The European airframer is also now positioning the 1L front lavatory on A320neo aircraft — with a tip-up seat — as being a “designated PRM lav”. But when RGN consulted two well-regarded disabled passenger representatives on the specific matter of the 1L forward lavatory’s accessibility, their responses to this design were scathing.
The accessible lav issue is particularly timely as narrowbodies are increasingly being used by operators to ply long-haul routes. “The inability to use the lavatory on long flights can present significant challenges to passengers with disabilities, and poses a deterrent for some passengers with disabilities to traveling by air,” admitted the DOT in 2020. The department is under pressure from disability activists and other stakeholders to change the paradigm and ensure dignity is afforded to PRMs onboard.
A long-time provider of 737 lavs — including through the B/E Aerospace division acquired by Rockwell Collins in 2017 — Collins Aerospace’s new arrangement with Boeing also sees it providing new nextgen standard lavs for the 737 family, whilst offering “a degree of choice not typically afforded narrowbody operators”, noted Troy Brunk, president of Interiors for Collins.
Based on a clean-sheet, modular design, the new product offers a variety of customization opportunities for trim, finish and lighting, and the latest micro-LED lighting technology.
In a potential nod to the coronavirus pandemic’s influence on aircraft interiors, the new lav also offers touchless functionality, with Collins explaining that a touchless faucet comes standard (including on the standalone spacious lav option), but that touchless amenities such as toilet flush, waste bin, soap dispenser and toilet seat/lid will be offered as upgrade options.
An advanced centralized computing system controls the suite of touchless components and can be scaled to provide component health monitoring, predictive maintenance, amenity management and modularity, allowing for future integration of additional features, said the Raytheon Technologies unit in a statement yesterday.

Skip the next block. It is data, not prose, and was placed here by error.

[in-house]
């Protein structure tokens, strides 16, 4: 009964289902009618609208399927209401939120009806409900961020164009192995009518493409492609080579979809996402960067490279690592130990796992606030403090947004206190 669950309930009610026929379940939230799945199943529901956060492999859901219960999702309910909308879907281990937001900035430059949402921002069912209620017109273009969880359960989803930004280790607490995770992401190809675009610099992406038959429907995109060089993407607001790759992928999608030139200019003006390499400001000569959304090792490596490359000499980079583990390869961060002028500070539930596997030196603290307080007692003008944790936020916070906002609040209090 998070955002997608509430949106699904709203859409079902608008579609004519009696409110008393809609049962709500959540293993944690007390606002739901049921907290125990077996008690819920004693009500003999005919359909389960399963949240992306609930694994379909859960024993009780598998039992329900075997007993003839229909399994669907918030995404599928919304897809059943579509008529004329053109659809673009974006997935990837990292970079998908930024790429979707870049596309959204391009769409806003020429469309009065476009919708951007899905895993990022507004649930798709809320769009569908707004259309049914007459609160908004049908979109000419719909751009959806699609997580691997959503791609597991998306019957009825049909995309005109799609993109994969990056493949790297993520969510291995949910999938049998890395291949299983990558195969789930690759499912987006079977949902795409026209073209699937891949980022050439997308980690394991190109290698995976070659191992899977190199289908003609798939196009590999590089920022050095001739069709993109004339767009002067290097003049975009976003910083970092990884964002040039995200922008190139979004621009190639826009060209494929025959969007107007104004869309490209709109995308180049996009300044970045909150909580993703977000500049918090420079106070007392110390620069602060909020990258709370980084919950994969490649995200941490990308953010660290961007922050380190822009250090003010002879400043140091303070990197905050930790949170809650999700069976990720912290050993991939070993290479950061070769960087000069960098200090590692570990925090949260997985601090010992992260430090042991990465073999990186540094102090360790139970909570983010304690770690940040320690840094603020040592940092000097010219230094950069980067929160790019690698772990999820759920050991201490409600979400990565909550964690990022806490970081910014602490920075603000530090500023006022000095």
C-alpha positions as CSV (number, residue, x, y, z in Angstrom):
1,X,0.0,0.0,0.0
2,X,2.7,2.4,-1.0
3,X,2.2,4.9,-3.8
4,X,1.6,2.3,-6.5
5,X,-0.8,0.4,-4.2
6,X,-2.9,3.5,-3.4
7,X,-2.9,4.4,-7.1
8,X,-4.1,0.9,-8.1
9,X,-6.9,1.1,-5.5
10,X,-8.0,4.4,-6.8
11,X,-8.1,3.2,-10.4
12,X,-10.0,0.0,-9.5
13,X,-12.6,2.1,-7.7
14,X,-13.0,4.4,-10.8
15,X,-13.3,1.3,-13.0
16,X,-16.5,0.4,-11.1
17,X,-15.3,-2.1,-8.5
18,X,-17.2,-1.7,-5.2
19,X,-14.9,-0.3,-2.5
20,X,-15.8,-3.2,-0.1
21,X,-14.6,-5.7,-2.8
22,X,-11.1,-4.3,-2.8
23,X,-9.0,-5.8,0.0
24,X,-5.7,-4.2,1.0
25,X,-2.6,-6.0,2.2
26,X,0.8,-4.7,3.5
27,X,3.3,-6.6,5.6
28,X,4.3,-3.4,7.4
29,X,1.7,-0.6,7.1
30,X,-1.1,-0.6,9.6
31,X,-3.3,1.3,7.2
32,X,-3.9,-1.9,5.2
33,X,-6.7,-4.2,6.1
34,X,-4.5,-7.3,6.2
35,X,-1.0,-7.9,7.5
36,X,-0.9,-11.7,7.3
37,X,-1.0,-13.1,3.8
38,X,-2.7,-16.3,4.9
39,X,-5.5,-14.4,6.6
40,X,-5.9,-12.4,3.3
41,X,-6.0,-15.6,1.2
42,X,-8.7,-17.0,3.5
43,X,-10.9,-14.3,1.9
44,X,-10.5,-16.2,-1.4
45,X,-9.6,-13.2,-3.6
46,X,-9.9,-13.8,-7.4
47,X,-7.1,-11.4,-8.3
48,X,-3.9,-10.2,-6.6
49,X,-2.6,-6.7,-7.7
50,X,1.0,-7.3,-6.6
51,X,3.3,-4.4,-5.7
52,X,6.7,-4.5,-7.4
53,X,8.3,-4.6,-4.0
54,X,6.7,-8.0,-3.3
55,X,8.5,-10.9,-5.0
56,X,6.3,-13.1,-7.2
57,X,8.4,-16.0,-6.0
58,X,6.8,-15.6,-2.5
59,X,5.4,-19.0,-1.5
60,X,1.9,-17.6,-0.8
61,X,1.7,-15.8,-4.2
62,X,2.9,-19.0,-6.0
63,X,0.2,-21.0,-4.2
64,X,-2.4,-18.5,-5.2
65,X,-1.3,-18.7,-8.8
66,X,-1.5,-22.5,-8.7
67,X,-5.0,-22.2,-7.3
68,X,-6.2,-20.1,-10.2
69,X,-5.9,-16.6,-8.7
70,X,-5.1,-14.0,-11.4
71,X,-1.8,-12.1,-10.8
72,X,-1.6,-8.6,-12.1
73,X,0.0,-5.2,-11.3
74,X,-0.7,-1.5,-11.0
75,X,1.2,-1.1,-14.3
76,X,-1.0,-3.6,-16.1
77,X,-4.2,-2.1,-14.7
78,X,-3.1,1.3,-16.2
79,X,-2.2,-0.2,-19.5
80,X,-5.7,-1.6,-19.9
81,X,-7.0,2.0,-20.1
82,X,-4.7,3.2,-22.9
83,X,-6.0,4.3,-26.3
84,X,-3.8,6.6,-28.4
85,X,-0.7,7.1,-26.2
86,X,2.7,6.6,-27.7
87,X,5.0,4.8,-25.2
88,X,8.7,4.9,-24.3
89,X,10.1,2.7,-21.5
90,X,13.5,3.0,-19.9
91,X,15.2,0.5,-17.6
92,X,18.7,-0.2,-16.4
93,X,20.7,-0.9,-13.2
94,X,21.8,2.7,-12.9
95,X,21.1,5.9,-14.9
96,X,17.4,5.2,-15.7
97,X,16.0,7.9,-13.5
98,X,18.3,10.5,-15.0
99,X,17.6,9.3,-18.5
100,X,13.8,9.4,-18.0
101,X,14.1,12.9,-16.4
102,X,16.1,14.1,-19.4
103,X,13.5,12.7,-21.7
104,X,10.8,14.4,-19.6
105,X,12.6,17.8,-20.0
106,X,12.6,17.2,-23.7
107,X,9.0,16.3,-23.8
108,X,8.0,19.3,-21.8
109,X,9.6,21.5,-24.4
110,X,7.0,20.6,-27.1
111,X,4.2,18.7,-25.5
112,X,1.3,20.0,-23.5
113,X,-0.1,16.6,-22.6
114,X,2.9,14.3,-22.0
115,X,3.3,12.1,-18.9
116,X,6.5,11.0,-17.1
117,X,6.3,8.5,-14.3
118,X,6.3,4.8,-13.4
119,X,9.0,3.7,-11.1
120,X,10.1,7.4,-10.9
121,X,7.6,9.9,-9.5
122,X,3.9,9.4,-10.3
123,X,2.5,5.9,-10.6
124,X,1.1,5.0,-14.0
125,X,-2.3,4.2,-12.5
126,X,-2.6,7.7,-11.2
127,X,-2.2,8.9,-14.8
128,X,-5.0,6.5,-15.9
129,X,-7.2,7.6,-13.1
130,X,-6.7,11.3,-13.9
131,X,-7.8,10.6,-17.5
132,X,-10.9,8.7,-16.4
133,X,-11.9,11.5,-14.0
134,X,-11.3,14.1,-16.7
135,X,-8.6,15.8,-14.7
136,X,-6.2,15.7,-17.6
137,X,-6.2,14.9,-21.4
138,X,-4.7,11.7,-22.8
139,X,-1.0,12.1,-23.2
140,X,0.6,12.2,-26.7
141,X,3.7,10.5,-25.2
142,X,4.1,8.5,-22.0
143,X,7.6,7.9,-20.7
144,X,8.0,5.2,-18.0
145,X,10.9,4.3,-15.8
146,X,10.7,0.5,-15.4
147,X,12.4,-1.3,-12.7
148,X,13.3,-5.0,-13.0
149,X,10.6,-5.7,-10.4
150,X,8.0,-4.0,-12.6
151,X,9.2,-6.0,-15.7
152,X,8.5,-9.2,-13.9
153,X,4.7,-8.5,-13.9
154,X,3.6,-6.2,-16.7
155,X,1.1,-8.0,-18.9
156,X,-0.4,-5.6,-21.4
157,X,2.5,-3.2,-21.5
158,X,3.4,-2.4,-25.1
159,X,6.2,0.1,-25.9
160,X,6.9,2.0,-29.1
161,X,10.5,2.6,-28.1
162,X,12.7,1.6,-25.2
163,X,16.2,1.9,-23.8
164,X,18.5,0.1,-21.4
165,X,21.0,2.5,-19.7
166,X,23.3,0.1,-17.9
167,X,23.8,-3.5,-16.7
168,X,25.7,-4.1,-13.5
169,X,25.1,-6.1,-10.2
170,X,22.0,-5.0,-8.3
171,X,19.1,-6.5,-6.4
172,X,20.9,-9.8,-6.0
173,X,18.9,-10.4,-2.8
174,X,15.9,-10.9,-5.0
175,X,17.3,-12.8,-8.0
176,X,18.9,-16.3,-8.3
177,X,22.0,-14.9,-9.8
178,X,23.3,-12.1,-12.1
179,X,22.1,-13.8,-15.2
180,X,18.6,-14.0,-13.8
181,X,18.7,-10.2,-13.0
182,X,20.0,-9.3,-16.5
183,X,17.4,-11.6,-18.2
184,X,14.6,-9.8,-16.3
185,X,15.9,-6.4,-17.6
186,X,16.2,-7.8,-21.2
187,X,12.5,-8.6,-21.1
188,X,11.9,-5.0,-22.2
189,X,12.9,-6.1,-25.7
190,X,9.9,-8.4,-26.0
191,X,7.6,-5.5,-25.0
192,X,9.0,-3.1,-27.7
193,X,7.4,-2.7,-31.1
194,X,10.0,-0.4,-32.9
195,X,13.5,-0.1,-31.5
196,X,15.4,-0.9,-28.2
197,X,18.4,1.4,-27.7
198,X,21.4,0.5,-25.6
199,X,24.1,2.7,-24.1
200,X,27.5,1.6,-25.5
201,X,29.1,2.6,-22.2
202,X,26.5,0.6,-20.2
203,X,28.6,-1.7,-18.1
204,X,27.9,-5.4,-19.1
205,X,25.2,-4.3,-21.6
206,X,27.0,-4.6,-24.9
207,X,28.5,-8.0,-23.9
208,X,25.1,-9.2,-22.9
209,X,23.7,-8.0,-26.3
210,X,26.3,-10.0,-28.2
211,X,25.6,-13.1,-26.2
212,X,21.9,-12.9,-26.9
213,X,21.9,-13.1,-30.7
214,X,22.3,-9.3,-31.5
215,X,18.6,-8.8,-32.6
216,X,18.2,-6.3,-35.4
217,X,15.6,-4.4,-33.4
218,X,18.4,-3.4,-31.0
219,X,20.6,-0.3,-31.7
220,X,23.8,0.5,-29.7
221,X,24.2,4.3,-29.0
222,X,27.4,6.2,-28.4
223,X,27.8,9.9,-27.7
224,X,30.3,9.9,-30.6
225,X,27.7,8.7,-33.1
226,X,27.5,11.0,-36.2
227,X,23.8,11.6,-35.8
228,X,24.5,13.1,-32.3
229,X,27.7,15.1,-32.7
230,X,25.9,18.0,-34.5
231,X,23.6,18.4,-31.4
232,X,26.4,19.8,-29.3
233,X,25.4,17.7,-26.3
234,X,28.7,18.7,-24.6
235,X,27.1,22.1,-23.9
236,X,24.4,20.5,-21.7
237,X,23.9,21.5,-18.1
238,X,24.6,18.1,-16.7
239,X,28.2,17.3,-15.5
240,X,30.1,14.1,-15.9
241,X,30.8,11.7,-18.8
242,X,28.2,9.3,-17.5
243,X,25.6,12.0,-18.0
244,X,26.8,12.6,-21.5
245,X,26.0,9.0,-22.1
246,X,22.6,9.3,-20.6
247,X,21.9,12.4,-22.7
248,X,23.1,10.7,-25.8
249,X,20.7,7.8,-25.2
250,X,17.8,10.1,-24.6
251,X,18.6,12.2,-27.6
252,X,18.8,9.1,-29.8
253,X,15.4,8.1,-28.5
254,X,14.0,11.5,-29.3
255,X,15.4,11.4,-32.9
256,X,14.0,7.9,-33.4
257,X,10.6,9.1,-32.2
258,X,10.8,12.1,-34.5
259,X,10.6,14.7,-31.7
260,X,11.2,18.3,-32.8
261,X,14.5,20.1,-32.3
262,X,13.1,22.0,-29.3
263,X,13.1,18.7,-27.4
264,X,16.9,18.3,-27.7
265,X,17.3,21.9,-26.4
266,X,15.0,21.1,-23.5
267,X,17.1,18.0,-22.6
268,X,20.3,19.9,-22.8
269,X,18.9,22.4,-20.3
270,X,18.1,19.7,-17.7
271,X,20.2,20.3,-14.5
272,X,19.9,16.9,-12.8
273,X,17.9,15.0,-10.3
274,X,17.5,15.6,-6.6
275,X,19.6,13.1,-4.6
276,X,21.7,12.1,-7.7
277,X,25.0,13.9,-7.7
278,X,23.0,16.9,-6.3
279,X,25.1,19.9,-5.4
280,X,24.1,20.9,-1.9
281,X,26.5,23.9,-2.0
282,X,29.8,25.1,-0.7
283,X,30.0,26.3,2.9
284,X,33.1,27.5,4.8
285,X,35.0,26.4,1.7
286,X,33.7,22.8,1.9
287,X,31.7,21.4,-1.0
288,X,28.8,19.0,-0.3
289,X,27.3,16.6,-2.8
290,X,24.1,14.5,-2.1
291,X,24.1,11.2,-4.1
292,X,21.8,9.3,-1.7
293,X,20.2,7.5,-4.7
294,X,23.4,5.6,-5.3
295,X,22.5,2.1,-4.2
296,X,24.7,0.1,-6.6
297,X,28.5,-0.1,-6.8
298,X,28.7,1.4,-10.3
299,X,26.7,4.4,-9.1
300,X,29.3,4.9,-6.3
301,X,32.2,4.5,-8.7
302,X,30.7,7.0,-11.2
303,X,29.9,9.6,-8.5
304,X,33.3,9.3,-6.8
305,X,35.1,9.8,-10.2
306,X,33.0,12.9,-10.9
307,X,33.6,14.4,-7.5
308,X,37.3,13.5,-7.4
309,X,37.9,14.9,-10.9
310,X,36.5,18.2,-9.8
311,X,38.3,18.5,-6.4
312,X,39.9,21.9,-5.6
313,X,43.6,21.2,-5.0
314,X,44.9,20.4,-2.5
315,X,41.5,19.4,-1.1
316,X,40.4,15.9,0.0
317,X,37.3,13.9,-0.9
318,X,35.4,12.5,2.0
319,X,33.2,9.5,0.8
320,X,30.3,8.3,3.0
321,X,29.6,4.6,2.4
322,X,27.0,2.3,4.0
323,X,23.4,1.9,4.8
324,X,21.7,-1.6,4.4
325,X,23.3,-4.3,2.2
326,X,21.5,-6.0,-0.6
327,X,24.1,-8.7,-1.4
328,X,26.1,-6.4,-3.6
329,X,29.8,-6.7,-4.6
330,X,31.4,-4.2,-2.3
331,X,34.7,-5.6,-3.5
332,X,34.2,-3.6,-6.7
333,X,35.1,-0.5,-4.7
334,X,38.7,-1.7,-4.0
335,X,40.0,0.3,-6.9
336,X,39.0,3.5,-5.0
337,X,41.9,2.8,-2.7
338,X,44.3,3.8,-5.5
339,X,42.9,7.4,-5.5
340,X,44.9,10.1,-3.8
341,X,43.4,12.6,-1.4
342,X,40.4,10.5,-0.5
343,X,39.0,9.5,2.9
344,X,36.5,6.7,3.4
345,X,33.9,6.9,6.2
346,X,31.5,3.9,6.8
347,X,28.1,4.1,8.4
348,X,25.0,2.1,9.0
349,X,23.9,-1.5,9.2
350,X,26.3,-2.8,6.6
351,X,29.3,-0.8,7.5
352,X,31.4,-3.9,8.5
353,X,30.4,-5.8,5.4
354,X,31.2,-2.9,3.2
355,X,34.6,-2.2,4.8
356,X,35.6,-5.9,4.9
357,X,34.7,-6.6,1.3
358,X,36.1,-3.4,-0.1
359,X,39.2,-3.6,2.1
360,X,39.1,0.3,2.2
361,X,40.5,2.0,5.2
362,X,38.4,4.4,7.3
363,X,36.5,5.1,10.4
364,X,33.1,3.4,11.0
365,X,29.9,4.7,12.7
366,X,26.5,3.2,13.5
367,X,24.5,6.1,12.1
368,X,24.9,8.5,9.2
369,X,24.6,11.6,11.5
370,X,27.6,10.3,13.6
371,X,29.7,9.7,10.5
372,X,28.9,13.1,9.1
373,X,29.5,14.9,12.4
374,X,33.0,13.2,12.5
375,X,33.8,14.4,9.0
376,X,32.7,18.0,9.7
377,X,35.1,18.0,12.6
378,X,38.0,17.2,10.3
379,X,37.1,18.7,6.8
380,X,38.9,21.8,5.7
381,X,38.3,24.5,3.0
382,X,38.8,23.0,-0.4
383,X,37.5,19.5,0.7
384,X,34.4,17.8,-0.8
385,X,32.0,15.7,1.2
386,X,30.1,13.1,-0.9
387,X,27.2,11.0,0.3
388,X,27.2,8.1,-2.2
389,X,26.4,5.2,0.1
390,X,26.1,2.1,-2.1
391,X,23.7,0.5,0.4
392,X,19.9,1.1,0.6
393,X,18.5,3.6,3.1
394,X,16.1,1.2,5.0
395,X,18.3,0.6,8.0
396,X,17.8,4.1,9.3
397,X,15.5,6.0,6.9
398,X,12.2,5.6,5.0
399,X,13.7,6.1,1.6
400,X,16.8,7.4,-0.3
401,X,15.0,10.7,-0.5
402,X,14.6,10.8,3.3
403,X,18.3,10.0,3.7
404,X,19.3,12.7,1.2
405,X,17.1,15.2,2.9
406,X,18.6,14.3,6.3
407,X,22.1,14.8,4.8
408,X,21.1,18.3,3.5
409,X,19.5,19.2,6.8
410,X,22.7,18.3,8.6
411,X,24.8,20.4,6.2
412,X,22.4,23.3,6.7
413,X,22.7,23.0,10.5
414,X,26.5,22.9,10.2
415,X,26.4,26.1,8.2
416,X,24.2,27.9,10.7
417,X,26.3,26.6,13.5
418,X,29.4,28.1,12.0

“The lavatory will be equipped to collect data such as usage and reliability from its various components. Collins will be developing solutions to analyze the data and make it actionable for the operators,” Khaled later explained to RGN.
Boeing in 2019 stopped assembling commercial 737NGs, and made its final NG deliveries at the beginning of 2020. Now, its commercial single-aisle aircraft production is focused on the MAX series.
The nextgen standard lavatory is expected to be available on new 737 MAX airplanes beginning in 2025, with installation available in 12 separate airplane locations and several different lavatory variations to choose from.
“Collins’ long-standing relationship with Boeing and specifically our shared history on the 737 lavatory program have made our work on this next-generation 737 lavatory a truly collaborative project,” said Cynthia Muklevicz, vice president of business development for Collins Aerospace.
“Years of cooperation, hard work and innovation have culminated in a final product that provides increased airline value, a clear path for future technology integration and improved passenger amenities.”
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All images credited to Collins Aerospace